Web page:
A Clan is usually matriarchial, meaning relationships are traced from the mother’s line of maternity. In the clan lineal descent, inheritance of personal and common property, and the hereditary right to public office and trust are traced through the female line. If kinship is traced through the mother in a tribe, it is usually customary for the husband to reside in the band of his wife’s family. Members of a clan still usually consider it taboo to marry someone who belongs to their clan.  Clans are usually named for their totem animal or a plant that has magical or medicinal  powers or the clan name describes a place where they live or some physical trait of its members. A clan may be named after an animal or object which was formerly regarded as a guardian deity. As with Gens, the clan name is not usually the common name of the animal or object after which it is named, but denotes some feature or characteristic or the favorite haunt of it. For example, one of the Seneca clans is named for the deer, commonly called neogen, ‘cloven foot’, while the clan name is another descriptive term for the deer,  “hadinioñgwaiiu’, meaning ‘those whose nostrils are large and fine looking.’
The oldest, wisest female in a Clan is usually regarded as the Clan Mother, who is the top authority in the clan. Each Clan Mother has a Faithkeeper who is responsible for ceremonial preparations, weddings, funerals, and other rituals. Often certain occupations were limited to the people of a particular clan.
Membership in a clan constitutes citizenship in the tribe, conferring certain social, political, and religious privileges, duties, and rights that are denied to aliens. Many modern-day Native American Indians still maintain their clan relationships and responsibilities. Clan relationships are still so important in some tribes, that clan relationships are always included when a person introduces themselves.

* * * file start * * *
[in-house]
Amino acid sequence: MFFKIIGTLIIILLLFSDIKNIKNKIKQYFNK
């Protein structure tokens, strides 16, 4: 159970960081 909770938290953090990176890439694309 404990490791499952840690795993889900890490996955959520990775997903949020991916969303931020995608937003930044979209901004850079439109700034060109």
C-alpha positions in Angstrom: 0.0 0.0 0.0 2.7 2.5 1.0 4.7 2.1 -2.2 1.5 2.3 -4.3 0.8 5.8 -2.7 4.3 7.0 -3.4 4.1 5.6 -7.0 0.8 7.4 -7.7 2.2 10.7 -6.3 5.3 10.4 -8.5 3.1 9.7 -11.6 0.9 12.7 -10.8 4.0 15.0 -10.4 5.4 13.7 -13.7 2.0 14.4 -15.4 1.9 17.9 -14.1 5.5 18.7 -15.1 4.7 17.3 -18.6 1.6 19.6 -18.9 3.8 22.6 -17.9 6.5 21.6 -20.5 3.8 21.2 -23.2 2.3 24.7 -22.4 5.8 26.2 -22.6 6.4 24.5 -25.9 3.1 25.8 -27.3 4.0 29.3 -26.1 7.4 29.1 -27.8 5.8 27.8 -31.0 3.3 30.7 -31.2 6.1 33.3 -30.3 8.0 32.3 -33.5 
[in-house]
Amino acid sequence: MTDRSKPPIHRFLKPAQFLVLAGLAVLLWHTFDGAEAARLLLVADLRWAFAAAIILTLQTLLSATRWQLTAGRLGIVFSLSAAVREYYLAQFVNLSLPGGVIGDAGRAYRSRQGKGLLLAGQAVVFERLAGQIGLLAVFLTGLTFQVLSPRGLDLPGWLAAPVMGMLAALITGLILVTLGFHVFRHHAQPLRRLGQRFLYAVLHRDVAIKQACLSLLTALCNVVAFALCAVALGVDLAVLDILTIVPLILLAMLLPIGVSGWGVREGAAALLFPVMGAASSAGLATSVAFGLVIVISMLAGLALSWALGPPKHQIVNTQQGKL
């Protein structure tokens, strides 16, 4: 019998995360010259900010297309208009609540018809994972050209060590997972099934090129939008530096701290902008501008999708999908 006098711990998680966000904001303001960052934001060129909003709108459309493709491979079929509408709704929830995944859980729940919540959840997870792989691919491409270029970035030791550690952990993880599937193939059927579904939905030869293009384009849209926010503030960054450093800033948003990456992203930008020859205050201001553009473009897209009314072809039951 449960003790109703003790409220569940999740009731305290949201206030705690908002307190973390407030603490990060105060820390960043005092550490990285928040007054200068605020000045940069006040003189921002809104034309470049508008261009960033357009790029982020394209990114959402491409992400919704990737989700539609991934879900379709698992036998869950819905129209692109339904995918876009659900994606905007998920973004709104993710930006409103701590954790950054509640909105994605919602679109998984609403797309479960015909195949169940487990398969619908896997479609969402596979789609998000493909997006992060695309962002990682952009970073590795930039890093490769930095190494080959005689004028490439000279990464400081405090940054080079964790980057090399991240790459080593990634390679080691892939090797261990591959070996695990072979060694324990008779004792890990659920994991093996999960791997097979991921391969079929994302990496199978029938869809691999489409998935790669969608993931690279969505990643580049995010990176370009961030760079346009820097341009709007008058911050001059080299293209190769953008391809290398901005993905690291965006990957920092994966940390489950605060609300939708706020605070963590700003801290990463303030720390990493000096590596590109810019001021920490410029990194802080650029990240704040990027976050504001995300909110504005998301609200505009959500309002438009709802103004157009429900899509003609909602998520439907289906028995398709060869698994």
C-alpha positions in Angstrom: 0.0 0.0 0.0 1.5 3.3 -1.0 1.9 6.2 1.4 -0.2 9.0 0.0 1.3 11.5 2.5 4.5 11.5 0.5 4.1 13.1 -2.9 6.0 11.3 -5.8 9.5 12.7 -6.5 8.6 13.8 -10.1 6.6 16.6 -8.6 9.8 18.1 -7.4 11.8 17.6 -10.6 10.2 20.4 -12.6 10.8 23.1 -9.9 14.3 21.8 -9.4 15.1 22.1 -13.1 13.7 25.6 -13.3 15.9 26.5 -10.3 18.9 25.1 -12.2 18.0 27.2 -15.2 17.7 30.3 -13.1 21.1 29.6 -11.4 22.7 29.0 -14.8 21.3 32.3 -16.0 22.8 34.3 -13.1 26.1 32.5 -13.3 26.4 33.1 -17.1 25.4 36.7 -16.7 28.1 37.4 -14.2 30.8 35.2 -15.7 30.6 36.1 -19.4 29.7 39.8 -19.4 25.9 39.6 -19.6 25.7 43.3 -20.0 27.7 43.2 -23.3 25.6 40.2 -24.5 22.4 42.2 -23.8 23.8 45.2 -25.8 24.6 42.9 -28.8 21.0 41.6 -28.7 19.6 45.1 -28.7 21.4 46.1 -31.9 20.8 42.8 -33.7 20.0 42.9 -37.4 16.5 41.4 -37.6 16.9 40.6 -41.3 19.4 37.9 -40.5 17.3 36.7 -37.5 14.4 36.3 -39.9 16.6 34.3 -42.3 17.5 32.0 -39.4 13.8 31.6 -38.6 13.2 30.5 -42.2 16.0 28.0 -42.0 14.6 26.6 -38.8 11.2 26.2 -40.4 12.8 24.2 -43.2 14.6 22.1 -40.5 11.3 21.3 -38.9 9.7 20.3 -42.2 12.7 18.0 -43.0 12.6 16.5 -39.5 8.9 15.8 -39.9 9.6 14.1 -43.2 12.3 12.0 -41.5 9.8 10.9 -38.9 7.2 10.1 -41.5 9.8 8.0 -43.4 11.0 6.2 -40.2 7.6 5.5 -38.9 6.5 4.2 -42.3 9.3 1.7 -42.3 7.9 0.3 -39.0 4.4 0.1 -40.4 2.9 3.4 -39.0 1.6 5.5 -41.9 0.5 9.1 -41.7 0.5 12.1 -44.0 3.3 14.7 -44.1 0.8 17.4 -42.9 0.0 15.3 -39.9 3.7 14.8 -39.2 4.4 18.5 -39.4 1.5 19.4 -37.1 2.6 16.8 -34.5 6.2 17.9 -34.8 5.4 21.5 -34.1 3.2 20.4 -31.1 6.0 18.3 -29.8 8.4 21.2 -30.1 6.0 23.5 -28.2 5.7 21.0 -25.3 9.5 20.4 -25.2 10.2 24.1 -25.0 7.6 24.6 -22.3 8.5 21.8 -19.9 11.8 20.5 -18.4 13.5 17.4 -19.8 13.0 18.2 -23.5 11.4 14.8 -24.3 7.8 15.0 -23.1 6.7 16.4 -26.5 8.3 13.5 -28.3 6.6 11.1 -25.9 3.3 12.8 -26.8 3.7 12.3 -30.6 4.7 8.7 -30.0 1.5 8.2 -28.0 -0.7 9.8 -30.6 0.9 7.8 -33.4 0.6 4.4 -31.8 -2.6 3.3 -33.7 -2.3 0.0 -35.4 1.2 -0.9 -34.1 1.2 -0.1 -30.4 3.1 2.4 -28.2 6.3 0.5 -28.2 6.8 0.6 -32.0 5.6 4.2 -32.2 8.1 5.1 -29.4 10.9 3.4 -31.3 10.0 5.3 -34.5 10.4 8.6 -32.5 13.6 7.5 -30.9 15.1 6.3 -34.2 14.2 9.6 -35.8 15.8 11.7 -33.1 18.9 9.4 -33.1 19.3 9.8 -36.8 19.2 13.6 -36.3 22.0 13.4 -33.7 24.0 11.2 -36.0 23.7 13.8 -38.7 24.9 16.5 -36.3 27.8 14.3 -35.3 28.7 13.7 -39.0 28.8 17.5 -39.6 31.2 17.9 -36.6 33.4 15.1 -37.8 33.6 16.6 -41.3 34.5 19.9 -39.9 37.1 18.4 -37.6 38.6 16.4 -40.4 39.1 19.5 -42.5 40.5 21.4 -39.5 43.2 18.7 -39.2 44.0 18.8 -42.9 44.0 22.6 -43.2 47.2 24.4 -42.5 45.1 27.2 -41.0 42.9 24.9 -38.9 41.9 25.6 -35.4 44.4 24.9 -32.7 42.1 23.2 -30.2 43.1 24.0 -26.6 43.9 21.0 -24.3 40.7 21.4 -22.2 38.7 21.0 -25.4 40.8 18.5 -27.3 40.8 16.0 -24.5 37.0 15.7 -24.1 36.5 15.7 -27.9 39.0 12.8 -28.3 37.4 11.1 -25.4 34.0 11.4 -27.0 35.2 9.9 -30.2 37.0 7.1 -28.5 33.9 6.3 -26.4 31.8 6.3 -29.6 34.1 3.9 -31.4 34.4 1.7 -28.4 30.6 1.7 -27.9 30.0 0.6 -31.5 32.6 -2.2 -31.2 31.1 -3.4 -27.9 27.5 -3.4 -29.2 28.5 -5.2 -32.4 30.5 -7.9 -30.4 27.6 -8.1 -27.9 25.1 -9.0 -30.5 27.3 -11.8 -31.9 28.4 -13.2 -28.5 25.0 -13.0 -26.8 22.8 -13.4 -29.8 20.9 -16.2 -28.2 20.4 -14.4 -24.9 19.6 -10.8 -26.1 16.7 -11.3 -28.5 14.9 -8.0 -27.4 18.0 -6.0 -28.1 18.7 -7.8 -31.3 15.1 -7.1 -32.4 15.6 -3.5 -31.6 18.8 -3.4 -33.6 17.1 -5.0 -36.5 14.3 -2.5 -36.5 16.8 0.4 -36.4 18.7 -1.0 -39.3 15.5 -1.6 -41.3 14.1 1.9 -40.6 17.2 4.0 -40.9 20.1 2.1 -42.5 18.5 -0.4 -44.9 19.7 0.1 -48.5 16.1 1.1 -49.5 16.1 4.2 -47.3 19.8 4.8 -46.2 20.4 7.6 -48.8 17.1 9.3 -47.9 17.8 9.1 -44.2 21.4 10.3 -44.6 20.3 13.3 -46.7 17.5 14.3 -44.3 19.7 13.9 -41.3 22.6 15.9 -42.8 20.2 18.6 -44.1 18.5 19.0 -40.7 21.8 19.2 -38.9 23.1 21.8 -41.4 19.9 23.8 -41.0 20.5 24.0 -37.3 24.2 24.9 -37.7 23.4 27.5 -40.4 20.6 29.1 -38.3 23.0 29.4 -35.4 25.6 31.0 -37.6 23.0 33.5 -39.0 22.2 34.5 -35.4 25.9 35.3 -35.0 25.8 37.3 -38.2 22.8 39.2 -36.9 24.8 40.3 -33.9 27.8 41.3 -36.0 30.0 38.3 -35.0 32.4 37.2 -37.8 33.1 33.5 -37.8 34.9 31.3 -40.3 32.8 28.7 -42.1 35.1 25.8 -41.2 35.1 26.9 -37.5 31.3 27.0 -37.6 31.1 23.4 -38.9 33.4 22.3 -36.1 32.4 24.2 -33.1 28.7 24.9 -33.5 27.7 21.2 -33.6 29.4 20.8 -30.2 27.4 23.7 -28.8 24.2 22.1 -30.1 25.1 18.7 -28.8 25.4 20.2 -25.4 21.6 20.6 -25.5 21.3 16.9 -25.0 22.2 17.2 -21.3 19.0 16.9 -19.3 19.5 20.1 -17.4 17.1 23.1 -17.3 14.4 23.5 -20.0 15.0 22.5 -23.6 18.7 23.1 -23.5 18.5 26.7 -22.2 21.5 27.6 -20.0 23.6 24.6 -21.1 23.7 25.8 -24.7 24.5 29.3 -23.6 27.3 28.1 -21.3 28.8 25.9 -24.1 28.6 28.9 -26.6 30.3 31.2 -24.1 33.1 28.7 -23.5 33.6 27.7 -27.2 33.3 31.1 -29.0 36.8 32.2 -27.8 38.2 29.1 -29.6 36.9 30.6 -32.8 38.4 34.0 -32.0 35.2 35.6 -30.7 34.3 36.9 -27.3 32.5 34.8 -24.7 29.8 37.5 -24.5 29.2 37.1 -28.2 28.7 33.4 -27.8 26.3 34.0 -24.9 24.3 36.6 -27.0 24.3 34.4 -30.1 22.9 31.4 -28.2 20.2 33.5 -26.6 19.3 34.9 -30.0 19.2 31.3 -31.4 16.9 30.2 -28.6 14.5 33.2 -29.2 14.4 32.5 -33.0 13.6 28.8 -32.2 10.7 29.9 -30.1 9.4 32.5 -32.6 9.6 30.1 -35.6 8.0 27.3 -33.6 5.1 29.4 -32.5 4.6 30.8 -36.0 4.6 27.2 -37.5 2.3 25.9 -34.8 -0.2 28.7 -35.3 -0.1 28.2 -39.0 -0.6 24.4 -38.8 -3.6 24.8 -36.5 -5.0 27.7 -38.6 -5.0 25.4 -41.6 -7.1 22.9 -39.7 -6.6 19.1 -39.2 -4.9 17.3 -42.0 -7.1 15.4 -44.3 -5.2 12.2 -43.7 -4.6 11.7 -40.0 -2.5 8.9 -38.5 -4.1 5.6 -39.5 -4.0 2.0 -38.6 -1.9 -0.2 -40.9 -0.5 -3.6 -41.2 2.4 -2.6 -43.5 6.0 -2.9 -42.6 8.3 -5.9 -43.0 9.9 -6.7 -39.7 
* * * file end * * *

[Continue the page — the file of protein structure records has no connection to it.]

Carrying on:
Totemism, the possession or even the worship of personal or communal totems by individuals or groups of persons, is not an essential feature of all clans, but is quite common.

August 1, 2014

In contrast to the neighboring Cheyenne and Arapaho to the north, the Comanche never developed a political idea of forming a nation or tribe. Comanche society was divided into three principal divisions, and about a dozen individual bands, each of which made decisions for their group independently of the other bands.

Bands, Gens and Clans

Chickasaw Clans

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July 31, 2014

In earlier times, all Chickasaws belonged to a clan of his or her mother; this is known as a matrilineal system. One of the main functions of the clan was to provide kinship with clan members in other villages. Traditionally, a person would not be allowed to marry someone within his or her own clan.

Bands, Gens and Clans
July 10, 2014

The Algonquian Family  adapted its name from the Algonkin tribe. This is a linguistic stock which formerly occupied a more extended area than any other language in North America . Their territory reached from the Eastern shore of Newfoundland to the Rocky Mountains.

Bands, Gens and Clans
March 1, 2014